Non-polymer PFAS can build up in blood protein of animals, and is not always removed quickly. This means that predators eating PFAS-contaminated food will have higher levels in their bloodstream, and concentrations can increase up the food chain. Studies suggest that build up of PFAS is similar to those of other Persistent Organic Pollutants such as DDT.PFAS are estimated to be settling in arctic regions at rates of tens to hundreds of kilograms per year (25-850kg per year), depending on the specific PFAS chemical in question. Certain PFAS are released as gases to the environment and are blown a long way by wind and air currents in the atmosphere,. These gas PFAS will over time degrade to more persistent chemicals like PFOS and PFOA. This may be one reason why PFAS of environmental concern have been found in remote regions such as the Arctic as well as near PFAS production sitesPFAS including PFOS and PFOA have been found in air samples around Europe. The chemicals are found in small quantities, but appear in almost all samples tested. PFAS enters the atmosphere both from factories and the air inside our homes. https://www.ncbi.nlm.nih.gov/pubmed/17554424 PFAS is found in treated waste water from industrial and domestic sources and has been found in both rivers and groundwater. Conventional drinking water processes will not remove PFAS.PFAS-coated clothes that are thrown away will often end up either incinerated or in landfill. Unless incinerated at very high temperatures (>1000oC), fluorinated polymers could release more harmful PFAS during burning. PFAS of environmental concern have also been found in landfill leachate. Non-polymer PFAS are used in the production of fluorinated polymers. The manufacture of stain-resistant finishes generally releases these PFASs into the environment, both by air and water emissions. They are very hard to remove during water treatment. Workers in textiles factories are some of the population most exposed to these potentially harmful chemicals. Small quantities of PFAS will be removed during wash and wear of products containing PFAS. This includes fluorinated polymers used on stain-resistant coatings, and non-polymers that remain on clothes after production (Lassen et al. 2015).Most UK waste still ends up in landfill, and this includes PFAS-containing products. Studies have shown that the liquid coming from landfills (known as leachate) often contain non-polymer PFAS chemicals. In the USA the total quantities were estimated at 563-638 kg in 2013. To properly break down PFAS chemicals high temperature (1000oC or more) incineration is recommended. Incineration of municipal waste does not necessarily reach these temperatures (min temp. required is 850oC), and the incomplete breakdown could release non-polymer PFAS.Wash and wear of clothing that contains PFAS-based stain-resistant or water repellent finishes release PFAS to the environment. Coatings are thought to lose effectiveness after 20-30 washes. This can include non-polymer PFAS, remnant from production or as a break-down product of side-chain polymers (Lassen et al. 2015). The manufacture of stain-resistant finishes releases PFASs into the environment, both by air and water emissions. PFAS are very hard to remove during water treatment. Industrial emissions are estimated to be the biggest source of these chemicals to the environment.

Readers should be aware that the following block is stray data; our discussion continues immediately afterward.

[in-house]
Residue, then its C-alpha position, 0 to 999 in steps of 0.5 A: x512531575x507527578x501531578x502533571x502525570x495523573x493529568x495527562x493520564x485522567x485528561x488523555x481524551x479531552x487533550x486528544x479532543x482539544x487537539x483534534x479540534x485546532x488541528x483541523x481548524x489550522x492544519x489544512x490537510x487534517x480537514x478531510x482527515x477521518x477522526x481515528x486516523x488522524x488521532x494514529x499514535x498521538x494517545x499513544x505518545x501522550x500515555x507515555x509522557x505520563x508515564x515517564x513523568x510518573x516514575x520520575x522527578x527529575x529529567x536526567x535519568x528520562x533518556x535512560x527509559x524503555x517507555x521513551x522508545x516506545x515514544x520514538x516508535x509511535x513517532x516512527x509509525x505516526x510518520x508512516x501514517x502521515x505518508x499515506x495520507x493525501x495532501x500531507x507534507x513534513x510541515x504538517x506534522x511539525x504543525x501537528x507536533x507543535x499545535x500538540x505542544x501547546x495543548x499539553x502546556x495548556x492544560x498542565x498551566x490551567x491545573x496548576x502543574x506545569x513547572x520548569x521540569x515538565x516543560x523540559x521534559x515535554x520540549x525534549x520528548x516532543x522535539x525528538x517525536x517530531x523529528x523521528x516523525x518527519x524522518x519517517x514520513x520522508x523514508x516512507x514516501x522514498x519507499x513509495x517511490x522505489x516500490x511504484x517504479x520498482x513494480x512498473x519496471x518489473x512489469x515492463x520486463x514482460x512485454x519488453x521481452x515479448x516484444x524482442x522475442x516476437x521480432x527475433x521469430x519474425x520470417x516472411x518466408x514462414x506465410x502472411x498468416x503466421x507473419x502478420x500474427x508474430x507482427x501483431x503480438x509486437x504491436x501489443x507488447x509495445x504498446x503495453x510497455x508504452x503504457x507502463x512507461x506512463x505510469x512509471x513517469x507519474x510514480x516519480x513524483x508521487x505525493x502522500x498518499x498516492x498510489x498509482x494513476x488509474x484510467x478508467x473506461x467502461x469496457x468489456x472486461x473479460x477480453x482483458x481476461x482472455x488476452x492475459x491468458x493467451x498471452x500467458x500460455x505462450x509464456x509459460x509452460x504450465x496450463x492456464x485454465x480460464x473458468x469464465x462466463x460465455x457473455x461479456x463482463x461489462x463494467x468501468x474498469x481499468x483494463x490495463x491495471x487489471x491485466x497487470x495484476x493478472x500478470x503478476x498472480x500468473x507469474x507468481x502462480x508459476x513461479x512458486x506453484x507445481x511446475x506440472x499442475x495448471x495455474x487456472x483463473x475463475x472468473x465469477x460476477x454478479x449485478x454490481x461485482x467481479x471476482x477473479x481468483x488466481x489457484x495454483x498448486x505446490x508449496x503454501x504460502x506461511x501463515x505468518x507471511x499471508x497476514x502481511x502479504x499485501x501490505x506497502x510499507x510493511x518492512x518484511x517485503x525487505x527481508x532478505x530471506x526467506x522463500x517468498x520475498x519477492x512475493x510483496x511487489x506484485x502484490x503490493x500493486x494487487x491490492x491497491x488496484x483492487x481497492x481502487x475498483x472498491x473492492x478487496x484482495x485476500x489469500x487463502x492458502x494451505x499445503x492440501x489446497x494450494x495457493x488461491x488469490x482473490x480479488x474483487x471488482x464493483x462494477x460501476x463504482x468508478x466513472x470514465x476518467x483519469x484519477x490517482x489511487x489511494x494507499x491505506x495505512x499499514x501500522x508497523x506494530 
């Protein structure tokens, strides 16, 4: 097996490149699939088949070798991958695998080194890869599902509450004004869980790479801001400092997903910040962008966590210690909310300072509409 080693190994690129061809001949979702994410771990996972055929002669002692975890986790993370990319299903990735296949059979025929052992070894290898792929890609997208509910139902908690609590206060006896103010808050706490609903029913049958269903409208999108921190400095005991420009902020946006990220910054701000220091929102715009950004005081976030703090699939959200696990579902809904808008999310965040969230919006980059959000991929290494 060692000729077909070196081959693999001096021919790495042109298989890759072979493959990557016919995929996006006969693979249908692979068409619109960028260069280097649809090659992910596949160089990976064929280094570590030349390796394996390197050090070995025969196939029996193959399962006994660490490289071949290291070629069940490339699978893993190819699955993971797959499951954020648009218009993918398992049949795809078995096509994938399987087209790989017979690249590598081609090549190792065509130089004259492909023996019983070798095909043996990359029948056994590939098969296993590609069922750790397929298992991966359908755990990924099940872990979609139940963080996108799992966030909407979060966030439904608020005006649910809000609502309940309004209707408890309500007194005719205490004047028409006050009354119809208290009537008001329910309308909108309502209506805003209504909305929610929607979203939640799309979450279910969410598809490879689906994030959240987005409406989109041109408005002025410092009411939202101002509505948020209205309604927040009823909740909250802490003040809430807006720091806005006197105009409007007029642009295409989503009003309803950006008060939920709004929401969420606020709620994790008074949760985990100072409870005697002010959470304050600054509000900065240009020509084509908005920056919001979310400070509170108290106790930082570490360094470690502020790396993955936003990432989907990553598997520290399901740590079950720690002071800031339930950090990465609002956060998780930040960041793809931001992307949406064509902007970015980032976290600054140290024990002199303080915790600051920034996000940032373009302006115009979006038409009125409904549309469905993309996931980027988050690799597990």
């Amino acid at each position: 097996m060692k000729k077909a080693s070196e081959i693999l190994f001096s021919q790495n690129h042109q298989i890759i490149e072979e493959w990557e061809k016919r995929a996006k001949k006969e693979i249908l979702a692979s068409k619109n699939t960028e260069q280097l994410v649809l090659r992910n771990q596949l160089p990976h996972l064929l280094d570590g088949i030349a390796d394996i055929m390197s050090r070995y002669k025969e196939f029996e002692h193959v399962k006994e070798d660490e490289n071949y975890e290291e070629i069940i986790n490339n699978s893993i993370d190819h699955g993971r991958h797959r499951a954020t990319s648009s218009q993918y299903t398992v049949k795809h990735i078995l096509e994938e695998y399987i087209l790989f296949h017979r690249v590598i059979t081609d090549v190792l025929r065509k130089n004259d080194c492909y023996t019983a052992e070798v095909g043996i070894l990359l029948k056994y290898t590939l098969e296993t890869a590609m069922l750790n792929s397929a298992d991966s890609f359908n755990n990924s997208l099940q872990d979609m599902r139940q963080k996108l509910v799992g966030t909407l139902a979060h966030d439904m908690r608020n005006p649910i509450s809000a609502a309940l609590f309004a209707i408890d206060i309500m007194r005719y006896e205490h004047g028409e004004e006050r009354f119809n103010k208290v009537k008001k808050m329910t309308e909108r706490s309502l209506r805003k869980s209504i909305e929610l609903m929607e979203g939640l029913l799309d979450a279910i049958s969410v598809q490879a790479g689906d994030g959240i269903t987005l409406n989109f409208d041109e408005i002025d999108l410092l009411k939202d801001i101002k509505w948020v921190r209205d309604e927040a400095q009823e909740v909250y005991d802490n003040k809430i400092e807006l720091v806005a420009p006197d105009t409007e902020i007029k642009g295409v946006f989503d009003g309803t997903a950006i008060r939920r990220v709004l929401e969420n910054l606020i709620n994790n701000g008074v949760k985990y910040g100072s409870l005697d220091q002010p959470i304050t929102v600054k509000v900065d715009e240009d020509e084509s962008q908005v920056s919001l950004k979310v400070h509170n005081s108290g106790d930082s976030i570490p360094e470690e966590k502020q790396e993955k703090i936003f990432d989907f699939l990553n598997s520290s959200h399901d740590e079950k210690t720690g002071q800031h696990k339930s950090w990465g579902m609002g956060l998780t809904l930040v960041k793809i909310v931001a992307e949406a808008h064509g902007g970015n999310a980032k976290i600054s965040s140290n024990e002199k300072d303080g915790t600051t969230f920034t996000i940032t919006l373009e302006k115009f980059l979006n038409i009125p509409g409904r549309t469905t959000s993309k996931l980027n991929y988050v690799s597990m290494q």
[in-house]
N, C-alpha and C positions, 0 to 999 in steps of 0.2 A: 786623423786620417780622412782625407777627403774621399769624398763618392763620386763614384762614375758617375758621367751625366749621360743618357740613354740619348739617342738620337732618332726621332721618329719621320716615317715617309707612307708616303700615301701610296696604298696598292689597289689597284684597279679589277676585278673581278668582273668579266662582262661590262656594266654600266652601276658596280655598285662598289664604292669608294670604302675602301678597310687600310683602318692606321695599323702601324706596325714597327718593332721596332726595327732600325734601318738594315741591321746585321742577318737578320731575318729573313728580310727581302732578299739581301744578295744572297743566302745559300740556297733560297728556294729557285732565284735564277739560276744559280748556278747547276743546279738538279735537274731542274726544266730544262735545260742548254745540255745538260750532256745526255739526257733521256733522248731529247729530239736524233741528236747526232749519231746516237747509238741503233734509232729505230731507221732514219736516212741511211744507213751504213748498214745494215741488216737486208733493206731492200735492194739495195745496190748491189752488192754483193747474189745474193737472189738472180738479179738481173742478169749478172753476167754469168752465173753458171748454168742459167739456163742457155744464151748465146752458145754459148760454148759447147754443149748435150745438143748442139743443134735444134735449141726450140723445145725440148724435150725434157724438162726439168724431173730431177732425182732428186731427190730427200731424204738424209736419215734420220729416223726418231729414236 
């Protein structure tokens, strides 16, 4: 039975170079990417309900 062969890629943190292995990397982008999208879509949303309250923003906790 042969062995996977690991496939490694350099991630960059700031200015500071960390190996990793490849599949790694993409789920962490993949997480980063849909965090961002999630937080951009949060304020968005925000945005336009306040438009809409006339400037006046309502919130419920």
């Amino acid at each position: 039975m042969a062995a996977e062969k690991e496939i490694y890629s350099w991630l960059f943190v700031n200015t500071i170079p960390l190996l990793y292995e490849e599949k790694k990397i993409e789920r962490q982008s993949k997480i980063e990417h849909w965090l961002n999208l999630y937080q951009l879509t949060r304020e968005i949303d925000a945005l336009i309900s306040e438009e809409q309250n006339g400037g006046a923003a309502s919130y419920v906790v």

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ECHA lists another PFAS as harmful to the environment

Good news for the environment as more PFAS are identified as a ‘substances of very high concern’. But is it enough?

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Stain resistant uniforms go PFAS free on the high street

High street shops are now stocking PFAS free stain resistant school uniforms but environmental impact of alternative stain resistance in unclear

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New uniforms fact sheet available to download

Confused about PFAS? Want to make sure you’re making the right choice for you when it comes to your next uniform purchase? Download our free fact sheet!

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Zürich Statement warns unregulated PFASs on the market are ‘a long-term concern’

50 scientists and policy makers warn that the vast number and range of unregulated PFASs on the market and in the environment are a long- term concern. Zurich statement on Future Actions on PFASs.

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The history of PFASs highlights how chemical risk assessment can fail- says expert

Professor Phillippe Grandjean calls for new methods of risk assessment to ensure PFAS replacements are evaluated properly before use.

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Press Release: Launch of PFASfree website

Fidra’s press release, launching this website and highlighting our customer survey results.

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L’Oréal eliminates PFAS from their cosmetic products

The consumer giant is one of 6 major companies to agree to a full phase-out of these harmful substances

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Our School Survey Results are out

We asked parents about their school uniform washing and buying habits – results available now.

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New report on PFAS toxicity released in the USA

The report recommends lowering the lowest acceptable levels for PFAS in drinking water, due to renewed health concerns.

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A visit to Sweden to meet the POPFREE team

Find out more about our participation in POPFREE, an international, multi-stakeholder research project aiming to find PFAS-free alternatives for many different consumer products.